Mucoadhesion Case Study

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Chapter 1: INTRODUCTION Mucoadhesion is due to strong interaction between chemical groups of polymers and mucosal lining of the tissues. Mucin, the principal component of mucus, is responsible for the gel-like properties of the mucus. Mucin, basically glycoproteins, which consist of a protein core covalently attached over its length with carbohydrate chains. Mucus helps in protecting the tissues from chemical and mechanical damages using its lubrication properties. Mucoadhesive interactions achieved mainly by hydrogen bonding of carboxyl, hydroxyl and other hydrogen bonding groups between glycoprotein and mucin.1 Transmucosal delivery of therapeutic agents attained much attention compared to other methods of drug delivery in recent days. Transmucosal…show more content…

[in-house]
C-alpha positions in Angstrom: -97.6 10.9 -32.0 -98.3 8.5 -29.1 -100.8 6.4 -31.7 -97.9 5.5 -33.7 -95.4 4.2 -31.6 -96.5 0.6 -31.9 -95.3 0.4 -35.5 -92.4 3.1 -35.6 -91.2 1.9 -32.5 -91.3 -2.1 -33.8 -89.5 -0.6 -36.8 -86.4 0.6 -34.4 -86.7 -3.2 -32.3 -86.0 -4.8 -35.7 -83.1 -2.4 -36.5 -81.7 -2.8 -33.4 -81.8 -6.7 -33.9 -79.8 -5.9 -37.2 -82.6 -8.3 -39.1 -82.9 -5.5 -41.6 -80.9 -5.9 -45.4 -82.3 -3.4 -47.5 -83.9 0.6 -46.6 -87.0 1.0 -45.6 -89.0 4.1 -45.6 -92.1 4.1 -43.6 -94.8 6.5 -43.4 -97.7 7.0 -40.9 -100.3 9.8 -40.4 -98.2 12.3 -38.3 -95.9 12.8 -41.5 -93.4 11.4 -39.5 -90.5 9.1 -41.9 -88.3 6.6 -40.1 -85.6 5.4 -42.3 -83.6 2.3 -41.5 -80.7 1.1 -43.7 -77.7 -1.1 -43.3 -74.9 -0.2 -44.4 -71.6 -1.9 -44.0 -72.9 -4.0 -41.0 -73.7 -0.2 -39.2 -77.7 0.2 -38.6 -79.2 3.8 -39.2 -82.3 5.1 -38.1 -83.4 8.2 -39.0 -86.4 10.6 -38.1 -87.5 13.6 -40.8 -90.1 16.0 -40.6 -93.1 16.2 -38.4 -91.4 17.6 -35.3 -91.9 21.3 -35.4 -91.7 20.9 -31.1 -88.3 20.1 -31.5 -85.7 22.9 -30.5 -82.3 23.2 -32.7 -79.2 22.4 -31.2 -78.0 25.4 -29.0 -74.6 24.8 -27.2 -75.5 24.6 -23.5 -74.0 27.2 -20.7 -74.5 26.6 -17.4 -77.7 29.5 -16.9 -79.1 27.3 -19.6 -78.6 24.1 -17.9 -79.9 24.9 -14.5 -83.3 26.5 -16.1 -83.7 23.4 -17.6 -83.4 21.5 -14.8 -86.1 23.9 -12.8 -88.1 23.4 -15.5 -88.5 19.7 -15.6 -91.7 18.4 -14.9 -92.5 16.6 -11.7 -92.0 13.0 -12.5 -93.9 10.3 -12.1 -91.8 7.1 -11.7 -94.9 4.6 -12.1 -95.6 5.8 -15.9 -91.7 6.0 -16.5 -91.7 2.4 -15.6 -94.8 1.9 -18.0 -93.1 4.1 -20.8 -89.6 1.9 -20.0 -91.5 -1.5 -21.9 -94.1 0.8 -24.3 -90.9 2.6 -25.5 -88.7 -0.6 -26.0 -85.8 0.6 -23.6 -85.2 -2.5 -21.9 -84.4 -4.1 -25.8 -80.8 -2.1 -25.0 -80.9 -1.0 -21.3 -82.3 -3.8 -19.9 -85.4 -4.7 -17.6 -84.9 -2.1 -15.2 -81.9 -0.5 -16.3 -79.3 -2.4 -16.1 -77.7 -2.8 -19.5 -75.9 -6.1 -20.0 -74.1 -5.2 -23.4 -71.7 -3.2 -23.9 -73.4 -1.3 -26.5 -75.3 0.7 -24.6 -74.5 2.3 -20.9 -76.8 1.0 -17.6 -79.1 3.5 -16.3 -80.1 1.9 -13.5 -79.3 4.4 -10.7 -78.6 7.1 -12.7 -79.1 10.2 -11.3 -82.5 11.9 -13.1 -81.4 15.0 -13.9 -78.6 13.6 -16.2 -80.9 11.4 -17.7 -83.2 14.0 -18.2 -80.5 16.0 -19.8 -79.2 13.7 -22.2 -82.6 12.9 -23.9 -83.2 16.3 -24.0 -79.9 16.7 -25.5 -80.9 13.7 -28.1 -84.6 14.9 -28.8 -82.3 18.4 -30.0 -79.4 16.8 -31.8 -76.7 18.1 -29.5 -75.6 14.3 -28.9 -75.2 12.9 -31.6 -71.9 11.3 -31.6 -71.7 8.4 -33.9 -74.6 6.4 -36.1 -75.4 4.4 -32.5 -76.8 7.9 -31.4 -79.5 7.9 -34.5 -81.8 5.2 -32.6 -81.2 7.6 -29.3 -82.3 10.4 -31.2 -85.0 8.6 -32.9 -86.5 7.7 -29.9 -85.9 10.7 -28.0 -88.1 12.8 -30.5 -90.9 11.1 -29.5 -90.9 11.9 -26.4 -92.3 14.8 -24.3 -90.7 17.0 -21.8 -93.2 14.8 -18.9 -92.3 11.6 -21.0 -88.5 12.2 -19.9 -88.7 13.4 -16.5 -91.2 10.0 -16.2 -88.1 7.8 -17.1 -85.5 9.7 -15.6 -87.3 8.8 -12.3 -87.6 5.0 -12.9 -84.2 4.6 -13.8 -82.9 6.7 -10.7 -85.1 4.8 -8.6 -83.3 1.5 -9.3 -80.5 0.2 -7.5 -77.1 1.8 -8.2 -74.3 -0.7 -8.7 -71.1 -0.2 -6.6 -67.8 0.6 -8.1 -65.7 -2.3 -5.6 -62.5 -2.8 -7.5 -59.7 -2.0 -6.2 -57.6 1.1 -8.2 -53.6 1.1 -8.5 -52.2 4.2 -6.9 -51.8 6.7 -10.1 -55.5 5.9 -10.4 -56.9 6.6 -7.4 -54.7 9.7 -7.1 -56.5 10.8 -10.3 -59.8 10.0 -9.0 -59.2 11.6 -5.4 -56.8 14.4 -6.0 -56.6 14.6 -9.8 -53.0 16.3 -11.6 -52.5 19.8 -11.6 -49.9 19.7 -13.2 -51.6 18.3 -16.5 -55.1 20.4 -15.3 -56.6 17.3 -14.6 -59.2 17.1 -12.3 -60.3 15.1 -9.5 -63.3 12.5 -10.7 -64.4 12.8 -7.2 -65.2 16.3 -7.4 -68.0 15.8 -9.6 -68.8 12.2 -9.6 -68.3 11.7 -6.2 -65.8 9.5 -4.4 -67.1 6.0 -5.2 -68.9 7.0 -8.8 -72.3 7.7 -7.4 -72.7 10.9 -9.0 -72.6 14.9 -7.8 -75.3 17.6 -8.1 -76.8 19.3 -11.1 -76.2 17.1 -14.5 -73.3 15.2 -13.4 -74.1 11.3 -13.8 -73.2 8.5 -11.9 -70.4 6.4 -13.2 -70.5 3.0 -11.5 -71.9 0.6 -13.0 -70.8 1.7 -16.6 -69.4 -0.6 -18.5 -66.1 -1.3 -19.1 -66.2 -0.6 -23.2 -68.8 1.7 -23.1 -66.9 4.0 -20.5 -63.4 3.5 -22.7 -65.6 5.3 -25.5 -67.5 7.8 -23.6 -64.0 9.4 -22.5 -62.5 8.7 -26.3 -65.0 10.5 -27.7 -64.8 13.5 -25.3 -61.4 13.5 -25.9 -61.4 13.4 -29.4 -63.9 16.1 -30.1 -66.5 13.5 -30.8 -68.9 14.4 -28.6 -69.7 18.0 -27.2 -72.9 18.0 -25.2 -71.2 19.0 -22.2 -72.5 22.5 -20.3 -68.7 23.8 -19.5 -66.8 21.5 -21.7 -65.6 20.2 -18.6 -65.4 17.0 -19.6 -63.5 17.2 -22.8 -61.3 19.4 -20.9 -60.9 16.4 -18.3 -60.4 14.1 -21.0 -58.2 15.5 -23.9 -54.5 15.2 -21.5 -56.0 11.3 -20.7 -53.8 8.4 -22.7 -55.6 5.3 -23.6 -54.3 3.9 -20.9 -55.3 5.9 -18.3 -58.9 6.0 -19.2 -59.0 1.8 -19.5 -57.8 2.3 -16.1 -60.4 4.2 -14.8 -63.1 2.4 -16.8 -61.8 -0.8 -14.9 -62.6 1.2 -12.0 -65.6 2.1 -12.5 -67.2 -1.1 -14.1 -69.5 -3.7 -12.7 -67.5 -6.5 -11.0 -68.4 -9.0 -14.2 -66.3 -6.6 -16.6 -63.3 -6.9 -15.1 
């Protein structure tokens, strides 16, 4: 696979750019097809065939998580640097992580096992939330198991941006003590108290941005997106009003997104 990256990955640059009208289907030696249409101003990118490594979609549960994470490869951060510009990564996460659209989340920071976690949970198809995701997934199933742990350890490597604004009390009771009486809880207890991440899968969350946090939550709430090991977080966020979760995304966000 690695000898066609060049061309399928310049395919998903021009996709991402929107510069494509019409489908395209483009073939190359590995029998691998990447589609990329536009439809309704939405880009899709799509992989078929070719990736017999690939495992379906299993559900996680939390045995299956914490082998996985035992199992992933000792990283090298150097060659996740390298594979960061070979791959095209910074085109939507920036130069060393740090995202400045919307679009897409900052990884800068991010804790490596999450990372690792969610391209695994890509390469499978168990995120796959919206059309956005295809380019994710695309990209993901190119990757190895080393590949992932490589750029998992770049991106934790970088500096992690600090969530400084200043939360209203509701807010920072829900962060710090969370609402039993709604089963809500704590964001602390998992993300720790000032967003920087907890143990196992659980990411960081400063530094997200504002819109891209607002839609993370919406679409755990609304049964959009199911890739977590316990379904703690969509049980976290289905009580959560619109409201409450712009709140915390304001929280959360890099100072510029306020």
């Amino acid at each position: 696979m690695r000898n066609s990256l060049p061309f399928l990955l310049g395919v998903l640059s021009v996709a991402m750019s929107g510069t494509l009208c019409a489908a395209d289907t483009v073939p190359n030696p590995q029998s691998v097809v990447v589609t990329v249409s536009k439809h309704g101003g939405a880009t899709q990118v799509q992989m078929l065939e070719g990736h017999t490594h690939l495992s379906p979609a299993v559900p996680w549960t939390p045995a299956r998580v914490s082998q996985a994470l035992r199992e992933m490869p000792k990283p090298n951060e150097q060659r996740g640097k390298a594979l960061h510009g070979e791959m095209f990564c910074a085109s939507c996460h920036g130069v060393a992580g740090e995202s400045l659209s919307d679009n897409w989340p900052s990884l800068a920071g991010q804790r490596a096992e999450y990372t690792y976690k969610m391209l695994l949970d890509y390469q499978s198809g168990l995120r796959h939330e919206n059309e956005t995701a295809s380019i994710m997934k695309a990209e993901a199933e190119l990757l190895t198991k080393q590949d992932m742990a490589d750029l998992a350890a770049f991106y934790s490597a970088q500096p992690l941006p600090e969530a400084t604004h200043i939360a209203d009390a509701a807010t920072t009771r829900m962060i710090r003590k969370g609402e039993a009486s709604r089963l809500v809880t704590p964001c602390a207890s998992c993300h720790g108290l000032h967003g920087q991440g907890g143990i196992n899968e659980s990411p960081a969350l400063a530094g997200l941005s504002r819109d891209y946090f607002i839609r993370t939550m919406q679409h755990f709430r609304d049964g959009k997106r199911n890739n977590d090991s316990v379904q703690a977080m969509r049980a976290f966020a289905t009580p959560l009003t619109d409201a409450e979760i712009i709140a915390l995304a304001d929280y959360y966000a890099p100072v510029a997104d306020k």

However, typical controlled release formulations are limited by insufficient retention in the stomach. The strategies which are developed to overcome this includes, (a) low density floating DDS b) high density DDS retains in the lower part of the stomach, (c) mucoadhesive delivery systems, (d) swellable which unfolds in the stomach to hinder its escape through the pyloric sphincter. An alternative strategy which combines bioadhesion with the ability to expand by swelling, would be beneficial. This may overcome challenges for oral mucoadhesive systems such as harsh environment of the stomach, which, due to its low pH, results in an inactivation of a wide range of drugs. And also, it prevents the low residence time of the drug at the site of absorption due to wash out effect in the GI tract due to the intestinal motility. Mucoadhesive controlled drug delivery systems are very beneficial, since they provide a controlled drug release over time and localize the drug to a specific site of the body. The prolonged residence time of the drug in the body is believed to prolong duration of

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